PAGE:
The Emperor's Writings: Memories of Akbar the Great

At the age of 13, a young boy rose to the throne Humayun left behind, inheriting one of the largest empires of the time. He was guided by worthy teachers, and he learnt about statecraft and strategies from them. Eventually, he developed a centralised system of administration throughout the kingdom and began to absorb other city-states through marriage. For his guile and military prowess, he was called Shahanshah, the King of Kings. His court was the high seat of art, science and literature at the time. He gathered the best writers, artists, calligraphers and bookbinders to build a library of over 24,000 volumes. Despite the fact that several of his poets wrote about him, he never followed his ancestors’ footsteps in writing his own story. This is the autobiography Akbar the Great never wrote.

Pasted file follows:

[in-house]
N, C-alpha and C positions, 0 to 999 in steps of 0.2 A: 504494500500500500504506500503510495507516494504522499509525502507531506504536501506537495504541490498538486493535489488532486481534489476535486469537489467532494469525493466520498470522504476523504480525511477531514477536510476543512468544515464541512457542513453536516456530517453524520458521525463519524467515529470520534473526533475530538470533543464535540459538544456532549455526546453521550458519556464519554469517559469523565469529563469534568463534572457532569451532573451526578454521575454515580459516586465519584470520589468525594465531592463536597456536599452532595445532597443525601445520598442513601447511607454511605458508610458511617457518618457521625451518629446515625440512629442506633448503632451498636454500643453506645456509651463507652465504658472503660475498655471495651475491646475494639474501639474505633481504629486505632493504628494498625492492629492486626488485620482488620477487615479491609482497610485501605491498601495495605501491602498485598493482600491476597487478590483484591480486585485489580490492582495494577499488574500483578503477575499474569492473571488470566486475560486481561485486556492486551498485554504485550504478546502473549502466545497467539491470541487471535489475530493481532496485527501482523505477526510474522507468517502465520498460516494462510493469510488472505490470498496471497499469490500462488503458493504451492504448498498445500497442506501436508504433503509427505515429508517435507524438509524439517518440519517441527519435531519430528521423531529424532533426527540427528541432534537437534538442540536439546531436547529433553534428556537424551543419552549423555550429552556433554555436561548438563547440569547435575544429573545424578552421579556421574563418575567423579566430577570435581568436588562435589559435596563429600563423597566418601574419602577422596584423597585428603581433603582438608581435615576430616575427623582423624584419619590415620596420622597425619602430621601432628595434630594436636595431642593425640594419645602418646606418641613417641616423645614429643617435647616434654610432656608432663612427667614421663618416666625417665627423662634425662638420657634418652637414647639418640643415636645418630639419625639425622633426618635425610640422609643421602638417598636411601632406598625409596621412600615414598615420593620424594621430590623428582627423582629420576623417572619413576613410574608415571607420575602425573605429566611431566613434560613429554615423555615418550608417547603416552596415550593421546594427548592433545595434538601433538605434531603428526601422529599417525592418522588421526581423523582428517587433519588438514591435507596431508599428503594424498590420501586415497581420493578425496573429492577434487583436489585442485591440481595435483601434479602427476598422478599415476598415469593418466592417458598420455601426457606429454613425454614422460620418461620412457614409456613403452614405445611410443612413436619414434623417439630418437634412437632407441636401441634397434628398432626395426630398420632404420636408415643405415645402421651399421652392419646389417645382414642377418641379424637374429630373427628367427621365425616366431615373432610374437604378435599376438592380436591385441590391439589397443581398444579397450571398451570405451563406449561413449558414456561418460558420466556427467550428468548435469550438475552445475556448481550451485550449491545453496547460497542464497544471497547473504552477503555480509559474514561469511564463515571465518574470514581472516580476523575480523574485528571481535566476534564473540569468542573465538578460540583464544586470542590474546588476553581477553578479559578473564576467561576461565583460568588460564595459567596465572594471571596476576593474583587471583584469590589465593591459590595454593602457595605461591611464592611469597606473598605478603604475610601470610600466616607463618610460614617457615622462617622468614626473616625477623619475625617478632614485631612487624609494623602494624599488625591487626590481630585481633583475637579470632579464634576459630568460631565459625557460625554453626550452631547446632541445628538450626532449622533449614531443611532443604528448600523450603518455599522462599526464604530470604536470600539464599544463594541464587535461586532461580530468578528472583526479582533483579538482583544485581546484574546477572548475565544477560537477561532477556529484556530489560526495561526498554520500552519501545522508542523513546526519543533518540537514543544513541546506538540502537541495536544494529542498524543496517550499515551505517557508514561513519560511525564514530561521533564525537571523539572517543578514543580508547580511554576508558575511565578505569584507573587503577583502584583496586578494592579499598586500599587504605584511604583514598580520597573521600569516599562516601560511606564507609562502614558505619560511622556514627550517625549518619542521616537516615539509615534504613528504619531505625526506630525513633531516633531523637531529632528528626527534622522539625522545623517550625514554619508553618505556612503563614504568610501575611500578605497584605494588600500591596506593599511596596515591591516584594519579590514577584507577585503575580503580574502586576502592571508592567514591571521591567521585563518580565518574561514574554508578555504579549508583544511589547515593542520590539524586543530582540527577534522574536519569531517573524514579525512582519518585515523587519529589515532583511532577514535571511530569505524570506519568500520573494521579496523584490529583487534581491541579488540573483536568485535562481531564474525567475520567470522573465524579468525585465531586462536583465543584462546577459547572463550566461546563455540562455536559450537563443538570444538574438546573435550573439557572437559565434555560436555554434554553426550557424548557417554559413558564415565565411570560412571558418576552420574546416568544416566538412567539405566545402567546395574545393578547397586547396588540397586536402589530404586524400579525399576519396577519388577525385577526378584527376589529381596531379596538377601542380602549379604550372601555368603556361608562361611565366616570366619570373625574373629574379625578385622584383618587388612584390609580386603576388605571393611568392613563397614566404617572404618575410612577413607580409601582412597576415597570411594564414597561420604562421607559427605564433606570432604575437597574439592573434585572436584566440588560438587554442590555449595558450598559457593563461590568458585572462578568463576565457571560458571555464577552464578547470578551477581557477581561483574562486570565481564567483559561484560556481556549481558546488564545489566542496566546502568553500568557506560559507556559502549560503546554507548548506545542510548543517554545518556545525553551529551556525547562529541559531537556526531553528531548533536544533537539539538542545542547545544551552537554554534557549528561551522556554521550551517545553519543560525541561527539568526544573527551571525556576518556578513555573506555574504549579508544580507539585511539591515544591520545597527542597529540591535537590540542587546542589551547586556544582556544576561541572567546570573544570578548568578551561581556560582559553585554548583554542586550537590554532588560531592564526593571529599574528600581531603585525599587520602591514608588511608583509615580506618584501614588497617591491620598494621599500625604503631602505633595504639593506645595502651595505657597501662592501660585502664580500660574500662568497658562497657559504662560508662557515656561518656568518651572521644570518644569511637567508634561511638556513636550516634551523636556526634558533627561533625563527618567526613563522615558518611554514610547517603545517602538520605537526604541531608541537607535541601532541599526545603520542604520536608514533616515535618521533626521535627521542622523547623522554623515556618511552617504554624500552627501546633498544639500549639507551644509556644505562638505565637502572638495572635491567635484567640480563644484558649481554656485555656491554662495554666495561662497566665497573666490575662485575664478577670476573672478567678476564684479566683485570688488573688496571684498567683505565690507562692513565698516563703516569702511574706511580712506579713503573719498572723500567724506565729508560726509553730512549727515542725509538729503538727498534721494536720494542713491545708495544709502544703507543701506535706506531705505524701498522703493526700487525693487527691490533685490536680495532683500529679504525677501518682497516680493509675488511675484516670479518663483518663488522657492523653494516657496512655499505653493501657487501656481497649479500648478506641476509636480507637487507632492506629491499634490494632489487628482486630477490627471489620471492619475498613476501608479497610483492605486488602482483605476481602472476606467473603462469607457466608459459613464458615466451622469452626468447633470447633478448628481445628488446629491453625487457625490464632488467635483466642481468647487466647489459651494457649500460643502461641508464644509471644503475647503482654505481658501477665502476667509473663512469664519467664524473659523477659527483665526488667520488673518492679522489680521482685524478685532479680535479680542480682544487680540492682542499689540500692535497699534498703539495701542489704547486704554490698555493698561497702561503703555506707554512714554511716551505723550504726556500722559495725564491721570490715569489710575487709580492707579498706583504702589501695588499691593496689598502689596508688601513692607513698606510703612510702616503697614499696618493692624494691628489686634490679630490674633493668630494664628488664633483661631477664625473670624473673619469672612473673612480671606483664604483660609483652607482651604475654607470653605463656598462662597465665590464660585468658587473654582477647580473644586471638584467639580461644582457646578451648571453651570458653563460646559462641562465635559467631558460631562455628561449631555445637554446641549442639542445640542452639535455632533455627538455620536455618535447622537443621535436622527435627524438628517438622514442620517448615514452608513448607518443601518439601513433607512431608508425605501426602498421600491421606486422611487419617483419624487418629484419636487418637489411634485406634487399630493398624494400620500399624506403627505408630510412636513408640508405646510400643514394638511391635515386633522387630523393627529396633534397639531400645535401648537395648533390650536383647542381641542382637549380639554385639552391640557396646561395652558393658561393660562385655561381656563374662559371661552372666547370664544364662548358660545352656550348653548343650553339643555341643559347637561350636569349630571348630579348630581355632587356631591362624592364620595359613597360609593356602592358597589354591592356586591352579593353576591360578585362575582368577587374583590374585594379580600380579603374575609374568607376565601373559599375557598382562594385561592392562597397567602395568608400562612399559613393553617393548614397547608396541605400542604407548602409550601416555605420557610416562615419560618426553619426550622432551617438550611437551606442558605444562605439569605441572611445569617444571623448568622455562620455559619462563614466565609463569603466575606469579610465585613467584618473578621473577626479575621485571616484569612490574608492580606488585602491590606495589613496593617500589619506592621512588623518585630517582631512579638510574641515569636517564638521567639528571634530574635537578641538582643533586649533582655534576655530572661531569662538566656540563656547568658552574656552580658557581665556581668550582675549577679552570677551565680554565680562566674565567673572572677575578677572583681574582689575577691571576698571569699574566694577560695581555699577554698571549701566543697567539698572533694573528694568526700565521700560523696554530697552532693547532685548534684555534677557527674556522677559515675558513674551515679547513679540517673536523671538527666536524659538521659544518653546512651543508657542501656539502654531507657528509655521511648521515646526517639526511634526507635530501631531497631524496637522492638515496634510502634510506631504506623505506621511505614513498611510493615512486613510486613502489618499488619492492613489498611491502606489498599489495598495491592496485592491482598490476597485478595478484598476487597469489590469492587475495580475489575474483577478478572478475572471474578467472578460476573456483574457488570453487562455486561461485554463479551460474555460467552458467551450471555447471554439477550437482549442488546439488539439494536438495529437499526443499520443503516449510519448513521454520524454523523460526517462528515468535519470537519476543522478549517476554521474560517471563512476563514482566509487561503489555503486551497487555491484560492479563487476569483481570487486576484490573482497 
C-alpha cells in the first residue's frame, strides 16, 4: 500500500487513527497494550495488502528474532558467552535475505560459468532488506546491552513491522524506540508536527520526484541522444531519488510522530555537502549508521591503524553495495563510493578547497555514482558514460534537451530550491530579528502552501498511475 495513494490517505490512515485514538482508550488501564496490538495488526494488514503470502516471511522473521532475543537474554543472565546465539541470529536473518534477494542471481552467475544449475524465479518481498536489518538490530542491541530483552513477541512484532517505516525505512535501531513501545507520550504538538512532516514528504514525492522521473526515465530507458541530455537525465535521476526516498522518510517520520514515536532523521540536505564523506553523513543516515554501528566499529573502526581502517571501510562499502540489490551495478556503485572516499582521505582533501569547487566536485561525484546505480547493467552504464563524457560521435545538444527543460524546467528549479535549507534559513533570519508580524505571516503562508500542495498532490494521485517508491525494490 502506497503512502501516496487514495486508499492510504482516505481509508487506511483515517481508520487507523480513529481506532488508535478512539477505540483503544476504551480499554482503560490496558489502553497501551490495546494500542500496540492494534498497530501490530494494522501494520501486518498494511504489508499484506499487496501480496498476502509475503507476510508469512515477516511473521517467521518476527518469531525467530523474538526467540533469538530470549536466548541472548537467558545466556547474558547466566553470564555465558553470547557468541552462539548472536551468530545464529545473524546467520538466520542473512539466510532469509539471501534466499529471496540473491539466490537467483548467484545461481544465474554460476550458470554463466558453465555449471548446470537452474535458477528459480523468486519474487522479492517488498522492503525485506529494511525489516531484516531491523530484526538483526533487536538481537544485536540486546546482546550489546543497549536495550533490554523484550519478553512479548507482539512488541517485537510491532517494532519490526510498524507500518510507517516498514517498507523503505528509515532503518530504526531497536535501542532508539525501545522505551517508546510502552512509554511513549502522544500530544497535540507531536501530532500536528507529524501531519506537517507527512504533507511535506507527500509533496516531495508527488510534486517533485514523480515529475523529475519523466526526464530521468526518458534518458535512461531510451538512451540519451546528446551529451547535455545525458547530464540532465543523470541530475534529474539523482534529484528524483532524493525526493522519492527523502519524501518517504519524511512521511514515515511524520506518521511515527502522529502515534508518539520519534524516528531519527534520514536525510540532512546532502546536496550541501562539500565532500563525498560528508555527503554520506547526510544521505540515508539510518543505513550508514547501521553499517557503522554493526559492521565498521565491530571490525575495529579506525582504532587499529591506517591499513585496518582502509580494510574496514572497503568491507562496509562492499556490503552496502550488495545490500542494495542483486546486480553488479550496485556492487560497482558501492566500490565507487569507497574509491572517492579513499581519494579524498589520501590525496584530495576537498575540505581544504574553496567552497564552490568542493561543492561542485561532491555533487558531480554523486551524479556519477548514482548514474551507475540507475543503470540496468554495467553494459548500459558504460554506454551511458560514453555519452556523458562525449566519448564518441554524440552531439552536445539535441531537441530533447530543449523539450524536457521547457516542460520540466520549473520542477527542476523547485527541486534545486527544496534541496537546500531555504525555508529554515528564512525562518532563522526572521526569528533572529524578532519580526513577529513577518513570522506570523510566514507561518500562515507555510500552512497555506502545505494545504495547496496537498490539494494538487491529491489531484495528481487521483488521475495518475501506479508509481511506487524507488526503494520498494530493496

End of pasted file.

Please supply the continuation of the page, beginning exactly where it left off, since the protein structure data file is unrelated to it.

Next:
The woods are lovely, dark and deep, But I have promises to keep, And miles to go before I sleep... -Robert Frost

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